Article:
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Being Right About Vlad Brings No Joy, Only Questions

Back when the idea of Vlad Guerrero becoming an Oriole was only that — an idea — I wrote a post calling it a bad move. The gist then was that I simply didn’t see it as prudent. It didn’t make sense and I didn’t think it would help the team win. They went ahead with it anyway, of course, and I signed on in hopes that he’d at least bring some Big Bat excitement to the middle of the order. Optimism was high in those days.

Today the team is on pace for an utterly disastrous finish and Guerrero is…well, he’s here. That’s about all you can say. He hasn’t been terrible but to call his numbers middling would be more than fair. His .276 average, 10 HR, 41 RBI, and .702 OPS offer little in the way of inspiration. They are, rather, typical numbers for an aging slugger in the late autumn of his career, a one-dimensional player without much to offer for a team that isn’t contending.

That Vlad didn’t arrive here and transform the Orioles lineup shouldn’t be a surprise. That he didn’t make an impact on the win total shouldn’t, either. But there is a takeaway from the experiment, and it comes in the form of a question: will this be what the Orioles braintrust needs to finally learn their lesson?

Guerrero’s time here — coupled with that of Derrek Lee — amounts to a fairly clear indictment of the “aging veteran” strategy. Players like that have roles in MLB, for sure, but those roles don’t fit losing/rebuilding teams. In particular, they definitely don’t fit the Orioles.

Which is not to say that the team doesn’t need to add veterans. They clearly do. But they need to add guys with some “in their prime” left, however that might happen. Smart trades, smaller-name free agents, even maybe minor league free agents. But no more Vlad Guerreros. No more Derrek Lees. No more guys with name recognition and little else. No more rolling the dice on a late renaissance. Enough.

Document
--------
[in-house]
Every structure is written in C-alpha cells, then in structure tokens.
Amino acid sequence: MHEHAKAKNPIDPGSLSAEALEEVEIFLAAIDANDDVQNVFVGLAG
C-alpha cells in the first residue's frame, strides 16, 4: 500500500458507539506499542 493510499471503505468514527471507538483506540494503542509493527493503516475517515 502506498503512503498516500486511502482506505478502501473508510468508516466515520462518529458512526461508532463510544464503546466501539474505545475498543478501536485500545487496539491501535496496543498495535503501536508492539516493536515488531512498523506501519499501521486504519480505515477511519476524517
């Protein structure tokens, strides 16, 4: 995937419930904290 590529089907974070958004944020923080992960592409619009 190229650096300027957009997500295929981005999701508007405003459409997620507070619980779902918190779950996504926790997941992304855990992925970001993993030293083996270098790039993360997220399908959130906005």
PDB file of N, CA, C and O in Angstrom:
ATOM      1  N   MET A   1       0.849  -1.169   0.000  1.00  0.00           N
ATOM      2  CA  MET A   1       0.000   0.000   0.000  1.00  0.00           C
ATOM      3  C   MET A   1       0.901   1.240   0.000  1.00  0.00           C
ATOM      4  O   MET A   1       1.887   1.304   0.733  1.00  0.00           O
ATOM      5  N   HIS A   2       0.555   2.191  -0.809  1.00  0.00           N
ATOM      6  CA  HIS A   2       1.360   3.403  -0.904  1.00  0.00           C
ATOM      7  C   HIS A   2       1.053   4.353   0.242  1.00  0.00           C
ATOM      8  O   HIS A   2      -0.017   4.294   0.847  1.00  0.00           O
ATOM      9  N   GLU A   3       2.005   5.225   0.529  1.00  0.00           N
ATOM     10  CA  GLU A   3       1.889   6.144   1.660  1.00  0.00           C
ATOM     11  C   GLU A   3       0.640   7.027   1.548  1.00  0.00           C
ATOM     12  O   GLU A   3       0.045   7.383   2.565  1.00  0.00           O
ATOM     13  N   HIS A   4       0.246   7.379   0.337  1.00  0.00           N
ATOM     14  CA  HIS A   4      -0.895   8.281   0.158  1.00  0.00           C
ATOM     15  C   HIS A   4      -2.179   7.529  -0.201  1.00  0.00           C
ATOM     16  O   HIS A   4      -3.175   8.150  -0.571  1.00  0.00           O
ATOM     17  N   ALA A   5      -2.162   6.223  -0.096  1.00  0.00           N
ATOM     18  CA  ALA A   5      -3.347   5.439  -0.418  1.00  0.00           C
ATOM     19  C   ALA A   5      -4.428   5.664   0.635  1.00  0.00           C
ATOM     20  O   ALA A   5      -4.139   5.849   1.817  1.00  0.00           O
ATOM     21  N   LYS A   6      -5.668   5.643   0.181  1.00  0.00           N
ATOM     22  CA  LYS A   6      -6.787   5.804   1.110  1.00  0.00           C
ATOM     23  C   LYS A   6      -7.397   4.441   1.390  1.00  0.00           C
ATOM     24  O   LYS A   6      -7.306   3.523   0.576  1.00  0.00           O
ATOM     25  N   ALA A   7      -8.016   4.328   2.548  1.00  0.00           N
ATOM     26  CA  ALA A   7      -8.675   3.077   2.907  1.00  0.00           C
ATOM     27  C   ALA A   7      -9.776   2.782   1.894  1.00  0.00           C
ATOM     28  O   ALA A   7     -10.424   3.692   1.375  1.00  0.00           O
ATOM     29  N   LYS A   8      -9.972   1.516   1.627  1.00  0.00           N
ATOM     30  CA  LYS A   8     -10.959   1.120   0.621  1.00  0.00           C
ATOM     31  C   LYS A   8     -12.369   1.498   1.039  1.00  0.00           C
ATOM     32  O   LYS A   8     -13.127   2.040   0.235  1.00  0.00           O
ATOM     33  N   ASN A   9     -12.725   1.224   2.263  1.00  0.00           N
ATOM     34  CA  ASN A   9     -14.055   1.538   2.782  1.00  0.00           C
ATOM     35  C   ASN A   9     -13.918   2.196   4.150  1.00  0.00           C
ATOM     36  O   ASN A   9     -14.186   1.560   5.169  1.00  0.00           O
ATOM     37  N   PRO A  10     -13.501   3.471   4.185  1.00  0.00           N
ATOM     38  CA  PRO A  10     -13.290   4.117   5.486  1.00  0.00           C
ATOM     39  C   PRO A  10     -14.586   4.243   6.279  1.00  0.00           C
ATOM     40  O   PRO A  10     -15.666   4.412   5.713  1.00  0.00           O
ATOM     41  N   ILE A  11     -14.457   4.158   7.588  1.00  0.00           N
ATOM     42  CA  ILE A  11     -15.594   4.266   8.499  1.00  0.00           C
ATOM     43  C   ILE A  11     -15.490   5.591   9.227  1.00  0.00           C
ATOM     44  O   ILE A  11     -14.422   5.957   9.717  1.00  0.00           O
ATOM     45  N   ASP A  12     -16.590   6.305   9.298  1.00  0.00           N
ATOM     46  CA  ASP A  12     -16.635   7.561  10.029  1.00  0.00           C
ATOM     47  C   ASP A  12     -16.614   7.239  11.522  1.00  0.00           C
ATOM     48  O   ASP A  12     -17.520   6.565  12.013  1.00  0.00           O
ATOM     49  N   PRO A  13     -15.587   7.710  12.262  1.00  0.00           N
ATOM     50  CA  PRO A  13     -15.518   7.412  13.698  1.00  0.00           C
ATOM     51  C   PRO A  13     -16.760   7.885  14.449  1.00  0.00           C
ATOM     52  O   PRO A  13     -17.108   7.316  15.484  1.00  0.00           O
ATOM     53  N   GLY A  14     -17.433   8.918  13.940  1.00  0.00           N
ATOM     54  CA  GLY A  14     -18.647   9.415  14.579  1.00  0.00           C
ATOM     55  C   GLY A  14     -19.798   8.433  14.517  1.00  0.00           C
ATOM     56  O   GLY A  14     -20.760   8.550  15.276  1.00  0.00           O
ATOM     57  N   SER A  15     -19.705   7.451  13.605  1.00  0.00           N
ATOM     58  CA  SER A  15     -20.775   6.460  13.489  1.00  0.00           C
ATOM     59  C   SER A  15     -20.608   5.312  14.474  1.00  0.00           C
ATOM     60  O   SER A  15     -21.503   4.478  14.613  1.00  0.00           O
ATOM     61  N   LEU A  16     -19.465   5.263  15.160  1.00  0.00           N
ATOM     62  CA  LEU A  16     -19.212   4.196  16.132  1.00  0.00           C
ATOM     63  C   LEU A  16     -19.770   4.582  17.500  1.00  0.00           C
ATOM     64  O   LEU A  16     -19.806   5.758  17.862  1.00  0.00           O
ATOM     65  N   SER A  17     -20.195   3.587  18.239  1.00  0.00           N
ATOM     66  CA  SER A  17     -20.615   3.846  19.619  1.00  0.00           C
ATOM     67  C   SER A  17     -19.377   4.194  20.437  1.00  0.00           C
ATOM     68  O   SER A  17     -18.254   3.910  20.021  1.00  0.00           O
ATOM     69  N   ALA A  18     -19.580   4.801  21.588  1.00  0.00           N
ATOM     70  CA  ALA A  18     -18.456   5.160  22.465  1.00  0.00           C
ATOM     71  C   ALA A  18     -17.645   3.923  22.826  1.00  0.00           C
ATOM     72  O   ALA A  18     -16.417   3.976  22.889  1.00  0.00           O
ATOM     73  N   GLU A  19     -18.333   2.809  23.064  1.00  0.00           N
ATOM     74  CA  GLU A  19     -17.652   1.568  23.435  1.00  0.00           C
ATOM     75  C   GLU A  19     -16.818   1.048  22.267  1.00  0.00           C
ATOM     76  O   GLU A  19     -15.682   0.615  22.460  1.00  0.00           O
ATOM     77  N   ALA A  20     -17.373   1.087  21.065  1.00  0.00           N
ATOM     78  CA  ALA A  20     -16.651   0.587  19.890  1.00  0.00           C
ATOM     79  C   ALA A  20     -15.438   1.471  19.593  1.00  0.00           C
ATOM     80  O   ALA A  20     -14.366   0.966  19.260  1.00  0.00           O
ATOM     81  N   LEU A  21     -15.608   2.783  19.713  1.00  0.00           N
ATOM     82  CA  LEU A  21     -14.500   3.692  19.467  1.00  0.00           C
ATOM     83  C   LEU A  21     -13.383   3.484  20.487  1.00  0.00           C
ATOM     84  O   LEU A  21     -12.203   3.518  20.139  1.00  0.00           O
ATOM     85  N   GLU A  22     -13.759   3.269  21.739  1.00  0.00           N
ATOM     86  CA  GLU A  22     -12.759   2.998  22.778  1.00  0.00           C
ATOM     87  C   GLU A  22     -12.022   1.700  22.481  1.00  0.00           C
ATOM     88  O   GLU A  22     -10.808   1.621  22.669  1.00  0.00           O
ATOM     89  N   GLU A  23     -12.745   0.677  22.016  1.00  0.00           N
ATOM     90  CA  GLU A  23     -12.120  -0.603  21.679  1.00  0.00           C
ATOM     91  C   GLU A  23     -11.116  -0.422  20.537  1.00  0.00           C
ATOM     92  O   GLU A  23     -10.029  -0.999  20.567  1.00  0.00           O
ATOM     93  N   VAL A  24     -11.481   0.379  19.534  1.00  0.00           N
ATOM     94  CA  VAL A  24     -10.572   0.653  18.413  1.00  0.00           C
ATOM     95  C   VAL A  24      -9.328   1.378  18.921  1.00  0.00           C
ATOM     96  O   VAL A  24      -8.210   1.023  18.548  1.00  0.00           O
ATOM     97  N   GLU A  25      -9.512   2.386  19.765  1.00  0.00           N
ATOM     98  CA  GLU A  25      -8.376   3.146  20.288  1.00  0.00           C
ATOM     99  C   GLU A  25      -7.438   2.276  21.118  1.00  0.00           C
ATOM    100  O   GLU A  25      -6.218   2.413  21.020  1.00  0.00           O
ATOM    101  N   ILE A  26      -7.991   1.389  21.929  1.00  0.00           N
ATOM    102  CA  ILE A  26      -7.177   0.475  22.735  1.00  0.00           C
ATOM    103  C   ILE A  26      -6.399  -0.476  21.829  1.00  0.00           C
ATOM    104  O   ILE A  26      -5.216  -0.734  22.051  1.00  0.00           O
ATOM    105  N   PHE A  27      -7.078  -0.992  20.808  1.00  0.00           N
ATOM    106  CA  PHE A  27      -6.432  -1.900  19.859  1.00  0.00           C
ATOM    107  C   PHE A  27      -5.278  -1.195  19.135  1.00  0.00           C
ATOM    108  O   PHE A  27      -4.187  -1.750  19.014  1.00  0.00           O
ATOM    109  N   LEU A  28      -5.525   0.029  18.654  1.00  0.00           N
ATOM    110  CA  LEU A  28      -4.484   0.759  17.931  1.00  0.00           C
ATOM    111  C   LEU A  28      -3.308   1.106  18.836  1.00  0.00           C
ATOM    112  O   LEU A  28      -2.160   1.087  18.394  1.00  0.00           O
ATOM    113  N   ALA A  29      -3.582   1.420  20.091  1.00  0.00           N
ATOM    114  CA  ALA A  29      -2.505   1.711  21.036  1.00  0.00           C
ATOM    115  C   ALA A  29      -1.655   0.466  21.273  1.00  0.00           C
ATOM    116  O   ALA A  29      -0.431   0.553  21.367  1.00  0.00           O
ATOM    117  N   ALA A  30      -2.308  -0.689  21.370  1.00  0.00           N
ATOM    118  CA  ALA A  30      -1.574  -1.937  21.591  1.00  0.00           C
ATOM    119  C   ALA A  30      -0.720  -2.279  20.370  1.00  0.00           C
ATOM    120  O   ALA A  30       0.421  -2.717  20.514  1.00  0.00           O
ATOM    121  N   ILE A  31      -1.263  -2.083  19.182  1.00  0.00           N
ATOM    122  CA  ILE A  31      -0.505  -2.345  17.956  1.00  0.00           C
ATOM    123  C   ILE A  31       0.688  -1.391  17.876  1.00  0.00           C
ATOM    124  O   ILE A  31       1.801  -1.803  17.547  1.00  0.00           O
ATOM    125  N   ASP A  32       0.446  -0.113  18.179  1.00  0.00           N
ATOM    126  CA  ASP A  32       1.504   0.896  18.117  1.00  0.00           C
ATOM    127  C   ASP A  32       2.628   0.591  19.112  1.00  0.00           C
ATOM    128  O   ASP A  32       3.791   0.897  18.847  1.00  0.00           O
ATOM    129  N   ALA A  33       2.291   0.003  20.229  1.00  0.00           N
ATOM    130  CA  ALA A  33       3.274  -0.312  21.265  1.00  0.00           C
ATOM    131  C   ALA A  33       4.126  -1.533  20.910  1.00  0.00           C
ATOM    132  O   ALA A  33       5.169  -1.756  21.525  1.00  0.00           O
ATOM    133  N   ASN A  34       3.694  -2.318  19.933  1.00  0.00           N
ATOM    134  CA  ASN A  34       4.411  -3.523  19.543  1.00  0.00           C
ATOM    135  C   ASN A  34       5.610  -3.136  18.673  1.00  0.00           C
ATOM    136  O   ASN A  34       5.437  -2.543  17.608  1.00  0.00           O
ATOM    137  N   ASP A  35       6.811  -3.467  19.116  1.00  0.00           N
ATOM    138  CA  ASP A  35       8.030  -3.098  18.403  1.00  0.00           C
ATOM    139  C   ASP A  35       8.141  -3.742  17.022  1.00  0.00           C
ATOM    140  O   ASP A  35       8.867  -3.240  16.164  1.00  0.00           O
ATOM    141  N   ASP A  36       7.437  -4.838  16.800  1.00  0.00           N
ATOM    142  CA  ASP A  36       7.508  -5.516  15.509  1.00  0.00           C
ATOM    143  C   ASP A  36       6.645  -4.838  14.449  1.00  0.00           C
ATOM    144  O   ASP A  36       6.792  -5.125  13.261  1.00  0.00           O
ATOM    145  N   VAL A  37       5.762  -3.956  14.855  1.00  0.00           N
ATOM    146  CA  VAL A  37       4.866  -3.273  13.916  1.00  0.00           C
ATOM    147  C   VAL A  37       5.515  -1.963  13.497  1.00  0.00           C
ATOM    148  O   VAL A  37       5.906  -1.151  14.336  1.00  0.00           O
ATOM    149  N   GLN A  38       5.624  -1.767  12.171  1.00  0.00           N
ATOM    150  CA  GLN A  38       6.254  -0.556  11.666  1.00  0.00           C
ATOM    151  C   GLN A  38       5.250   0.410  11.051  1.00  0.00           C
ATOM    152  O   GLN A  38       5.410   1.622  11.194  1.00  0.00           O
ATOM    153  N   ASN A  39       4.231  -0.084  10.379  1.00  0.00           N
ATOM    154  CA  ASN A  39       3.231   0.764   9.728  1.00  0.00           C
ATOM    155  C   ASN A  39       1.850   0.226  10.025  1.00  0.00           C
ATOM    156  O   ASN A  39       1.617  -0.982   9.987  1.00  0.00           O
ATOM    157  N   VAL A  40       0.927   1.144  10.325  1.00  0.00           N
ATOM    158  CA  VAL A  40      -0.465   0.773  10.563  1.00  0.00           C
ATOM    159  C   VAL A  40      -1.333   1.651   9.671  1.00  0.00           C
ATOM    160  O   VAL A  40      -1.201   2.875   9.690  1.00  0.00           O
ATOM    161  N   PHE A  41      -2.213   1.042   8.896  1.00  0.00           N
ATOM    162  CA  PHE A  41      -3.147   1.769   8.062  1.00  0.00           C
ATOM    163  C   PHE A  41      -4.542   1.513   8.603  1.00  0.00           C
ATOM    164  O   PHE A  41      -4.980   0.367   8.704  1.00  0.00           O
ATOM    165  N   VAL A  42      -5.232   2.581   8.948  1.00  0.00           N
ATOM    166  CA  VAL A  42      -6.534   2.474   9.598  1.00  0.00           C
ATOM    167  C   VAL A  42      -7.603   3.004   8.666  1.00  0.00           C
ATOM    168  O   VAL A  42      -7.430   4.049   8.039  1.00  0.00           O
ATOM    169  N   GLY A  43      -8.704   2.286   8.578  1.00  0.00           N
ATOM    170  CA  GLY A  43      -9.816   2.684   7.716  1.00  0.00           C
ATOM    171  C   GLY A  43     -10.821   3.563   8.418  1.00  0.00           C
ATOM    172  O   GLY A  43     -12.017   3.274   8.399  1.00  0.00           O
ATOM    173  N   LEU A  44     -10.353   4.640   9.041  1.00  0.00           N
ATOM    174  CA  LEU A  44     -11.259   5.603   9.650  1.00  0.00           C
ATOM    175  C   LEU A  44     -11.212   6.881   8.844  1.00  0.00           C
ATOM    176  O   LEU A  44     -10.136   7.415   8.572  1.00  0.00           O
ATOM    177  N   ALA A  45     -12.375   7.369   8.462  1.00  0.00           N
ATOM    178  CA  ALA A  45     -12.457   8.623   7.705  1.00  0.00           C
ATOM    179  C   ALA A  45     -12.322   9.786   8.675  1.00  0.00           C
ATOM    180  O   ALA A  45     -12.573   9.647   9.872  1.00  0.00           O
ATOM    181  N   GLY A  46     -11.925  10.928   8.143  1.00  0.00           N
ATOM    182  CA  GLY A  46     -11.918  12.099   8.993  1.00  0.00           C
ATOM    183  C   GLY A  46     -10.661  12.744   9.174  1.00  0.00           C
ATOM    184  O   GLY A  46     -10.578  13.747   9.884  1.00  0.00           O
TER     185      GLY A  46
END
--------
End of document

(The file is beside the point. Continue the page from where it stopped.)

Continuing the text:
It’s hard for me to imagine that MacPhail and Showalter haven’t learned this lesson. That said, a lot of things have happened with this team that I would have once characterized as “hard to imagine.” I can only say that I know this: if the 2011-12 offseason features even one Guerrero-style move, we’ll all have to face some very uncomfortable truths next April. Cross your fingers.

5 comments to Being Right About Vlad Brings No Joy, Only Questions

  • Andrew

    Nah, Vlad’s been horrible. A fucking disaster, even if you just expected him to be mediocre.

    Everything else, though is 100% spot on.

  • dave

    The Orioles don’t learn lessons.

    One can’t learn from mistakes when mistakes are never admitted.:(

  • dan the man

    Meanwhile, it’s draft deadline day. Jordan needs to get Bundy and one more of the top 3.

    Under Jordan’s tenure, the O’s first round picks have gone Snyder, Rowell, Wieters, Matusz, Hobgood, Machado. If we’re bullish on Machado and Matusz, we can say he’s hit on 3 out of 6 while he’s been here. As high as we’ve been able to pick during all those years, I would say he needs to hit on a majority of those first round picks.

  • Andrew

    @ dan the man:
    Mike Wright was the 3rd rounder, and he signed a while back. So it’s just Esposito, Bundy, and Delmonico in the top ten.

    I would also add Jason Coats to the “seriously, you should sign this guy” list. But everything I’ve read says that isn’t going to happen. Still…seems like there’s a media fake-out every year. I seem to recall thinking the same thing of Narron and Givens and Wieters and…

  • dan the man

    @ Andrew:
    Yeah, I meant top 3 talents, not top 3 rounds. So yeah, those same guys.

    Bundy is going to be exciting to watch. Legitimate power stuff.